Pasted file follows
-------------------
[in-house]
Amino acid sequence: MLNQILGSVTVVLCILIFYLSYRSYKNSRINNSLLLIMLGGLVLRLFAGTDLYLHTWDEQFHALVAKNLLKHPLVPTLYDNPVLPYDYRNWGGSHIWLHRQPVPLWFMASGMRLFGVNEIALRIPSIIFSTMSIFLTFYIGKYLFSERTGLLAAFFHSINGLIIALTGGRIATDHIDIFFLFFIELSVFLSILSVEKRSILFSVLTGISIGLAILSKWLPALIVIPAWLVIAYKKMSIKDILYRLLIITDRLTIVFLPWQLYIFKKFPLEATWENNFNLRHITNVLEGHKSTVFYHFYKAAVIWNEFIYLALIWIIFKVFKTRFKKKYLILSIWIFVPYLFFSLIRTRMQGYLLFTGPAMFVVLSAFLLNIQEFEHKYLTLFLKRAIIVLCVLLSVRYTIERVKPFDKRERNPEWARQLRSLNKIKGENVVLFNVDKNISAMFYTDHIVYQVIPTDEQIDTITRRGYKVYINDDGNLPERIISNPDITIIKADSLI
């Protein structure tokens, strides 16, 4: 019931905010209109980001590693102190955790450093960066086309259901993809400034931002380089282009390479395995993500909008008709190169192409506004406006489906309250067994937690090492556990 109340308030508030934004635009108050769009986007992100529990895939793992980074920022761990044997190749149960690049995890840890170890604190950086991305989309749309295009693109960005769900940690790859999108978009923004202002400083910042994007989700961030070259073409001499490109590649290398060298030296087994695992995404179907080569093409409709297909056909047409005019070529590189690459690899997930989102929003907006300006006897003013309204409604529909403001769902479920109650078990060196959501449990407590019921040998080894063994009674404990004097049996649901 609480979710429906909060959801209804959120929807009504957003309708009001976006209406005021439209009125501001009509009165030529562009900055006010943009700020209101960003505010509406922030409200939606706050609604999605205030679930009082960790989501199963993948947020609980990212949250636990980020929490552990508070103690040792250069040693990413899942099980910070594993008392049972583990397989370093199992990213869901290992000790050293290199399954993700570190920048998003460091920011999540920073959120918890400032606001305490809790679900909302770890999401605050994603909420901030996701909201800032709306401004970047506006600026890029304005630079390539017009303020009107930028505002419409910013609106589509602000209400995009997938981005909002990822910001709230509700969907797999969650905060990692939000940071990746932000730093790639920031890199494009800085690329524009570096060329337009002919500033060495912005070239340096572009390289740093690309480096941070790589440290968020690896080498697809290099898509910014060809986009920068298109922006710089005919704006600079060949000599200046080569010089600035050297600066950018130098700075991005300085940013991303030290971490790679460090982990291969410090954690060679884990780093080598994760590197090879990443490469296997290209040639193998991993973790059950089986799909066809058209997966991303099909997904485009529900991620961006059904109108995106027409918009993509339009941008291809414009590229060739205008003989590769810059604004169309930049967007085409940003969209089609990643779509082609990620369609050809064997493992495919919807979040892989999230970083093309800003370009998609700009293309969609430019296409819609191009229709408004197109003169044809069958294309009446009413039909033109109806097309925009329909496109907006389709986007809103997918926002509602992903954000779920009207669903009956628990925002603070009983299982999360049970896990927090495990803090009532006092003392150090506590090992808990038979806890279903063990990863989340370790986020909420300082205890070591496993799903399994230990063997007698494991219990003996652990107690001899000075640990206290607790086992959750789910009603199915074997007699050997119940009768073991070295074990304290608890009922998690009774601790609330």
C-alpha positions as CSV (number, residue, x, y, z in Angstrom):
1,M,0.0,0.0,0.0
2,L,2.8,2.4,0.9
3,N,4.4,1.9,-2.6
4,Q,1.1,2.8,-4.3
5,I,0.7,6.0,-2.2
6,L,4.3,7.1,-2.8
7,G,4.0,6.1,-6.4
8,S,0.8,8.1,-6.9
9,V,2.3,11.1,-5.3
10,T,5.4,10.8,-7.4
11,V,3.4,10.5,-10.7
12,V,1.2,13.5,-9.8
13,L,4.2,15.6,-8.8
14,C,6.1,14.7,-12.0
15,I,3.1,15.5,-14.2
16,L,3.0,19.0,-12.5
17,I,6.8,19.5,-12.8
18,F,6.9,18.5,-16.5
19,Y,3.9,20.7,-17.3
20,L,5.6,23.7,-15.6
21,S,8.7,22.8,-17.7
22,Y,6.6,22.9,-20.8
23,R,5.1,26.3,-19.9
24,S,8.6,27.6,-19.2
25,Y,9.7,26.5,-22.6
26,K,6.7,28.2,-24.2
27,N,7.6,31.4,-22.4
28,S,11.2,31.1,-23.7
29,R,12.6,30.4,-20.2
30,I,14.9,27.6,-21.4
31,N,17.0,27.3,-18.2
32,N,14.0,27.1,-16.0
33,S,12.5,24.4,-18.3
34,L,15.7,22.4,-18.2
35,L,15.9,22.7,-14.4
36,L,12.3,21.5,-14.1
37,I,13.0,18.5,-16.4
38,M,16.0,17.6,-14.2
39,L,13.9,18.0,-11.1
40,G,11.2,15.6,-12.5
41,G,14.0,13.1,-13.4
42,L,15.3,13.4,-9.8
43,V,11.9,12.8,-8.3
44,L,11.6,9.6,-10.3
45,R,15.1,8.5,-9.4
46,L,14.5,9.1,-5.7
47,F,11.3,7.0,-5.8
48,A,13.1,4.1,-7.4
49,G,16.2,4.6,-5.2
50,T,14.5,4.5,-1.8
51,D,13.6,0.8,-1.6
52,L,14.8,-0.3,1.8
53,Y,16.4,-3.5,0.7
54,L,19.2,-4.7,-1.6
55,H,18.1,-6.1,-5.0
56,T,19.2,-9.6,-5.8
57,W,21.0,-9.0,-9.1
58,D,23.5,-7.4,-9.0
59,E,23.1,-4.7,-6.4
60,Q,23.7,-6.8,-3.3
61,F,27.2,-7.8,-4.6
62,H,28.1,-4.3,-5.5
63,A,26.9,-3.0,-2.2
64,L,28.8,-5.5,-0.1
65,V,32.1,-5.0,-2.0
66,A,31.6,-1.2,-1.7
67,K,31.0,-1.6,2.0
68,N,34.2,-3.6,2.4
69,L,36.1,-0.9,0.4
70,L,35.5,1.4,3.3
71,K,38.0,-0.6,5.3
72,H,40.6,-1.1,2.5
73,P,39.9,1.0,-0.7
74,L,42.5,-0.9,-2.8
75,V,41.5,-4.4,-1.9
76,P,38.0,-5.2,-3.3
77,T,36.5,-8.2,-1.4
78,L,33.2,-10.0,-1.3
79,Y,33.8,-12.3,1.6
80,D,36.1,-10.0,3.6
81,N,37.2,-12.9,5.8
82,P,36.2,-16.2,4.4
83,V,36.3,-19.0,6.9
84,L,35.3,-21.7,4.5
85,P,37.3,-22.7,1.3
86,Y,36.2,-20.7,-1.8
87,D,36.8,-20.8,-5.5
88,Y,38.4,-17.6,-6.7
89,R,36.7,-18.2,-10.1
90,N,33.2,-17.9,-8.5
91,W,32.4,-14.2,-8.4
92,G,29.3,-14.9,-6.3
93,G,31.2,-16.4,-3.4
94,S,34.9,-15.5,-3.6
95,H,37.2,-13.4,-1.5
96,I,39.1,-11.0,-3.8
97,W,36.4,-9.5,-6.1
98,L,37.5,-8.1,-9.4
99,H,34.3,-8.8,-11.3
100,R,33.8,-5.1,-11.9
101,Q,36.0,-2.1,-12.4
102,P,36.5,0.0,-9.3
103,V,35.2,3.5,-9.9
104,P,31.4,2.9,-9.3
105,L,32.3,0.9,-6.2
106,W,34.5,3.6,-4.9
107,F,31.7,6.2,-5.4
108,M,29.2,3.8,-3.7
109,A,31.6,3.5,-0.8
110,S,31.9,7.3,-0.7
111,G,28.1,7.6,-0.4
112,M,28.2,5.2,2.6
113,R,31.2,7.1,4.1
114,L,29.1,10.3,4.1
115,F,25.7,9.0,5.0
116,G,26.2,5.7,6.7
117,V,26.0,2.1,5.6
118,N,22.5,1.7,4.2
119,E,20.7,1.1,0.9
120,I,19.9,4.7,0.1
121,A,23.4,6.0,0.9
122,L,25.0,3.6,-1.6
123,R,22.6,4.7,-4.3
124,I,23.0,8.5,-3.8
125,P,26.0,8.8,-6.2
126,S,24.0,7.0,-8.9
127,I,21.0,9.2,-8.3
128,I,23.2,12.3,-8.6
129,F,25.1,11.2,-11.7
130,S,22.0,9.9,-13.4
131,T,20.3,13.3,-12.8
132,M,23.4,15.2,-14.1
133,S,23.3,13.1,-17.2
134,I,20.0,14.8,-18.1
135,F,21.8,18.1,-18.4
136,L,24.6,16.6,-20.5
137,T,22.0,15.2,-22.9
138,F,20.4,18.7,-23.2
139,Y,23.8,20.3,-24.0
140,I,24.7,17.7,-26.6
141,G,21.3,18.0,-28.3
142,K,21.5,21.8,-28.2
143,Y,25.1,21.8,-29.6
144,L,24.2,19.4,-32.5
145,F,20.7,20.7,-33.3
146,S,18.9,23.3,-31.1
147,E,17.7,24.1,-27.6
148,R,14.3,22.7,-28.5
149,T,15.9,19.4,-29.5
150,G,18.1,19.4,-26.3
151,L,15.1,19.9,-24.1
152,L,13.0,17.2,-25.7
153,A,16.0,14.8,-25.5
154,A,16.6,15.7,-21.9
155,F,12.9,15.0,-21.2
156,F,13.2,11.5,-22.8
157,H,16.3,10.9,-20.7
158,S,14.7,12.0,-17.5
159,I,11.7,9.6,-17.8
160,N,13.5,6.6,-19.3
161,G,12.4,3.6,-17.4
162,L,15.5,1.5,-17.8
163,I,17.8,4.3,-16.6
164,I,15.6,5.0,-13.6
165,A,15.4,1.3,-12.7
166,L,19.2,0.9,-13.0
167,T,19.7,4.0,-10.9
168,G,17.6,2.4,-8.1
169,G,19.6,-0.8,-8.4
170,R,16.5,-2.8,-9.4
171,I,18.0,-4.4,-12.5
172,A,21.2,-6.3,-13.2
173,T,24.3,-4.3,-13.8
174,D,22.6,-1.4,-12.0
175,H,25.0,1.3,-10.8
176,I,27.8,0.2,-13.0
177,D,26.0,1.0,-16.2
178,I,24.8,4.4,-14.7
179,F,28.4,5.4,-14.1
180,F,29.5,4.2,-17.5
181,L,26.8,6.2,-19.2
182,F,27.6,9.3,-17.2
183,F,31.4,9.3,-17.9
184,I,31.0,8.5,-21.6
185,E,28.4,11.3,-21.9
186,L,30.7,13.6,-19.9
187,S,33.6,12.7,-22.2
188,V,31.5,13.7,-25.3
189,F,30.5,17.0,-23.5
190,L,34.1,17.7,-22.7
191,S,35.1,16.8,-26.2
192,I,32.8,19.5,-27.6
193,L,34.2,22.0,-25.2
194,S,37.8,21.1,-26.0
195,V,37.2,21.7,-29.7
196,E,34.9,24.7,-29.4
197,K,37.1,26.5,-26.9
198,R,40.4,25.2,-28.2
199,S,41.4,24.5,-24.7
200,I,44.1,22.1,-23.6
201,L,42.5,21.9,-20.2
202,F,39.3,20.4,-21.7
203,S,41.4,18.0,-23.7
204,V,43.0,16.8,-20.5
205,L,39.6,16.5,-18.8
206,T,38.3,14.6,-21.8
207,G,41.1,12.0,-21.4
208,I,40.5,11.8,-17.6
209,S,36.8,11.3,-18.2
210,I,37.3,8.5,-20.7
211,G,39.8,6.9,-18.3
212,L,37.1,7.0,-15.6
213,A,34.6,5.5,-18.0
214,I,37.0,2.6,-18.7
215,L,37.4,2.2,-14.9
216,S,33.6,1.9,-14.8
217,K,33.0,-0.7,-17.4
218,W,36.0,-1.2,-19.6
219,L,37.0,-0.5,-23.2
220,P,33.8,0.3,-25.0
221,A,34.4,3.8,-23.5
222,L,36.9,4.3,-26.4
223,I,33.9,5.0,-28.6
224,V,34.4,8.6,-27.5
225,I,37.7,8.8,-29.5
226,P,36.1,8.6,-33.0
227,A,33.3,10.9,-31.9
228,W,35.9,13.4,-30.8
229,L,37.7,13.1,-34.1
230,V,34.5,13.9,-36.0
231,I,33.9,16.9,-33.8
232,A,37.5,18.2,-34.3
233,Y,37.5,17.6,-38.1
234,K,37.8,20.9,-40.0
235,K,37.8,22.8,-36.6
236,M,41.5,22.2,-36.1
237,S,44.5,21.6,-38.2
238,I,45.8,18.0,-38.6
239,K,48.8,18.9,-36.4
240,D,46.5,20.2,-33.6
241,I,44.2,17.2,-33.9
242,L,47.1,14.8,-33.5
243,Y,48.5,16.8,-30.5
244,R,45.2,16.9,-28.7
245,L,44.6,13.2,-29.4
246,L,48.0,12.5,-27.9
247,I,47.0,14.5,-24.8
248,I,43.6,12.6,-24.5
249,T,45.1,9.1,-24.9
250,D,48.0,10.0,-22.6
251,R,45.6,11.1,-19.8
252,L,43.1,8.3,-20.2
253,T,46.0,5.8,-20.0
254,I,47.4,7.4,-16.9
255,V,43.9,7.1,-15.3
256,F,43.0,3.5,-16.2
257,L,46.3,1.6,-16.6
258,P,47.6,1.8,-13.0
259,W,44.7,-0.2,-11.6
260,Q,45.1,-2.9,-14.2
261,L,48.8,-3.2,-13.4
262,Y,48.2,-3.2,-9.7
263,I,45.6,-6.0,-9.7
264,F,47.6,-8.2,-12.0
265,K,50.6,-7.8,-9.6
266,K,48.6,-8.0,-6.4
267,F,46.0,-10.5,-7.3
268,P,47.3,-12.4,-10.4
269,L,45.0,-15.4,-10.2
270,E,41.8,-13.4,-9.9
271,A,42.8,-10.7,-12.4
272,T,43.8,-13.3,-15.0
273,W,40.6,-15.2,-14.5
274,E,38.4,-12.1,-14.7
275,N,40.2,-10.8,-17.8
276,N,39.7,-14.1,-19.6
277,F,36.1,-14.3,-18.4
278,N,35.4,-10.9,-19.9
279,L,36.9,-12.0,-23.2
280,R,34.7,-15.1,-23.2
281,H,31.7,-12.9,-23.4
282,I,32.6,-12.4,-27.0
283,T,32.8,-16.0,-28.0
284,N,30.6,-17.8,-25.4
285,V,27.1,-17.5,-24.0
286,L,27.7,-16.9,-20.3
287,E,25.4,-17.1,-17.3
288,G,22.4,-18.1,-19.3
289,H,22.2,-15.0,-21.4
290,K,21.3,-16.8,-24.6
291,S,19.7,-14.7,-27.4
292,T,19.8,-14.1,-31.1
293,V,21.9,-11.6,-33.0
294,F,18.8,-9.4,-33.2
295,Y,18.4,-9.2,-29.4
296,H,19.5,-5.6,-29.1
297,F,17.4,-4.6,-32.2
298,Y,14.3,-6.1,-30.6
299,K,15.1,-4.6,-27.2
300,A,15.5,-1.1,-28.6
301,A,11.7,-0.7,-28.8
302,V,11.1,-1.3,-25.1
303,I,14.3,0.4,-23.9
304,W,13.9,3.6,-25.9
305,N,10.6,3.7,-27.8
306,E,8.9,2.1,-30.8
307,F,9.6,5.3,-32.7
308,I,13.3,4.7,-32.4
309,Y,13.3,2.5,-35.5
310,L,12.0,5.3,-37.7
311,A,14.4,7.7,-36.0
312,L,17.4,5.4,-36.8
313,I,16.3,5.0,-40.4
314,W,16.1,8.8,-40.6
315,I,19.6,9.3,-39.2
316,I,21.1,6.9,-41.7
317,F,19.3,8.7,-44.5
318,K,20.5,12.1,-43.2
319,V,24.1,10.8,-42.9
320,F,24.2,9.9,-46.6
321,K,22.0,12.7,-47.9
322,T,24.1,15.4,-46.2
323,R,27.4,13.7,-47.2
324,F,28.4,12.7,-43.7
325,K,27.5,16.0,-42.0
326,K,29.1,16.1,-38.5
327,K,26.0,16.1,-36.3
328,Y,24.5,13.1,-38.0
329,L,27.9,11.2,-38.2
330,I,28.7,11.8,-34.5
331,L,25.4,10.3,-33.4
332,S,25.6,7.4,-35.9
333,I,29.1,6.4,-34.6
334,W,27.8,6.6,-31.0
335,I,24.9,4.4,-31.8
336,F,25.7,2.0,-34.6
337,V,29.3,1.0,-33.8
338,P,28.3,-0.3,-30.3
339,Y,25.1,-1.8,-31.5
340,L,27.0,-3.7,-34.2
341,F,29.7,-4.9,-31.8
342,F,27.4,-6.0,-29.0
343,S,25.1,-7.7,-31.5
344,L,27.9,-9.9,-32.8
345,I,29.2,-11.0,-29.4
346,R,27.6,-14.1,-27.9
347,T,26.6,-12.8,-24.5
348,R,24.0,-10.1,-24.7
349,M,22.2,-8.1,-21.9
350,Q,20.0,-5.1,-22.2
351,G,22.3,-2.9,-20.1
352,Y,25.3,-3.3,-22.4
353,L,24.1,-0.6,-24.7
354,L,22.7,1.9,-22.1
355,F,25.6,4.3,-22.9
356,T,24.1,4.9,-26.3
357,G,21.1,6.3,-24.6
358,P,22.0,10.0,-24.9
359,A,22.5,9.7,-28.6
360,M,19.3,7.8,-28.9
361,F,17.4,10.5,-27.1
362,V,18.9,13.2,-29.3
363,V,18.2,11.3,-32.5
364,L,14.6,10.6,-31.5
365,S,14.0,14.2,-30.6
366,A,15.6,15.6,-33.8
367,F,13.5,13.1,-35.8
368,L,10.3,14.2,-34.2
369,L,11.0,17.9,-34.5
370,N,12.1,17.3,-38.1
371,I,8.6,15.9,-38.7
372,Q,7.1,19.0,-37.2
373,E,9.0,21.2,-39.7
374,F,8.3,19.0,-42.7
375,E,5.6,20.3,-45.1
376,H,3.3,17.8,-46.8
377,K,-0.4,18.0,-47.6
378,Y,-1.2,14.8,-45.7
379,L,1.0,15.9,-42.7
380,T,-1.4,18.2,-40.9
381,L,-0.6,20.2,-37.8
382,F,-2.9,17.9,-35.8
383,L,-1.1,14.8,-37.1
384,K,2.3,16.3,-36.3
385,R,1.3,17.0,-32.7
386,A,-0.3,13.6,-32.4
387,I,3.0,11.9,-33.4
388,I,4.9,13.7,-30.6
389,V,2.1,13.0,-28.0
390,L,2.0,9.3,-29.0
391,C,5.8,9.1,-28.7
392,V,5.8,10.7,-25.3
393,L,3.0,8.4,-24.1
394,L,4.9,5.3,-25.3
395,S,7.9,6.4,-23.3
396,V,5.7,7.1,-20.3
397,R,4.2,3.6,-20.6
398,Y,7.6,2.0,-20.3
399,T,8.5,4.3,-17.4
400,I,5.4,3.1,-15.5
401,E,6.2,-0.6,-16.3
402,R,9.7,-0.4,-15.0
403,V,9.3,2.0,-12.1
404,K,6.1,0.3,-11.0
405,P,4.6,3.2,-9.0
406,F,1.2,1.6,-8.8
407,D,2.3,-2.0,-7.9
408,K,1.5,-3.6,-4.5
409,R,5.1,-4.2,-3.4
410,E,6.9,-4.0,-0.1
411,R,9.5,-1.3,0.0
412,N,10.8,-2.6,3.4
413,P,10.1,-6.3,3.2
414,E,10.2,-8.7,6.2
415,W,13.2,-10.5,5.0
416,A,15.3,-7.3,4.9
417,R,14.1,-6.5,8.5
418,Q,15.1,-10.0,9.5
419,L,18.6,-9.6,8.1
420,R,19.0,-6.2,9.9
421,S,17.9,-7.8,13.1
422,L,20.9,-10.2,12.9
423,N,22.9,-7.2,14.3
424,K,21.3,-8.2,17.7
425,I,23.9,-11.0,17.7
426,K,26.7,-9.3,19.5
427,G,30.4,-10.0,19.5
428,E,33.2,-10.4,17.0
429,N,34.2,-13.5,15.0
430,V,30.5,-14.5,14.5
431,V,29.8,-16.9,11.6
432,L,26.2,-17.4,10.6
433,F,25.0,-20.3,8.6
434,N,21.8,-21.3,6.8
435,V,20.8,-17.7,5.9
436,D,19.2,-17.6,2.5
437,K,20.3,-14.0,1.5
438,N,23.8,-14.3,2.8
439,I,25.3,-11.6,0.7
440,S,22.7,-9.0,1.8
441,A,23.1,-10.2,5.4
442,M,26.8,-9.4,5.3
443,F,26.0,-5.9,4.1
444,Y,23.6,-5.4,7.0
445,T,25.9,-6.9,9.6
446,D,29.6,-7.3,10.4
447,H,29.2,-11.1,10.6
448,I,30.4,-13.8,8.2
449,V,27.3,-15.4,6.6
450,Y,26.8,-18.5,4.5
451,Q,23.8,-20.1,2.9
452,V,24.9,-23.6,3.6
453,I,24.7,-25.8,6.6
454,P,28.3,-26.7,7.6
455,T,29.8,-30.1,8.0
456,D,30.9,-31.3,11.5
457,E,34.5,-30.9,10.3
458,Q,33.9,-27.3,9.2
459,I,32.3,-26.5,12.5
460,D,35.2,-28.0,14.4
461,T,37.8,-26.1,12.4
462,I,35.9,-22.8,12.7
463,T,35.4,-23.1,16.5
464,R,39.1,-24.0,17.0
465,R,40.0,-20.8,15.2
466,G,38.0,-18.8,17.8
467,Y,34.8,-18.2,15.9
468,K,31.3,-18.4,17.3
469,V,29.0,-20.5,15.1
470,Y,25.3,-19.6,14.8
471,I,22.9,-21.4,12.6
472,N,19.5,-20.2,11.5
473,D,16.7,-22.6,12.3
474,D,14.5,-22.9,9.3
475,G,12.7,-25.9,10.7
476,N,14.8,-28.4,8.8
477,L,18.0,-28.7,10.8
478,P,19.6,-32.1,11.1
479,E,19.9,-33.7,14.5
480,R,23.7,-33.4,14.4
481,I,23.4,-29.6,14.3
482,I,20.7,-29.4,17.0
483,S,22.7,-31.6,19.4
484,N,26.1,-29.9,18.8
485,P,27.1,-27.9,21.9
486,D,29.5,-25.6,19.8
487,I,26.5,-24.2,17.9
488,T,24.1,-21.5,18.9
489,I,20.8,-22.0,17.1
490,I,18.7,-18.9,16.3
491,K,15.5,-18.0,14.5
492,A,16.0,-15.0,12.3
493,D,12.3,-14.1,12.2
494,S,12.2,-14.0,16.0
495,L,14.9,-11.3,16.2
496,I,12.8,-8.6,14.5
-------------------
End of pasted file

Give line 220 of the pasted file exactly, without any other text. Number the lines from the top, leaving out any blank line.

216,S,33.6,1.9,-14.8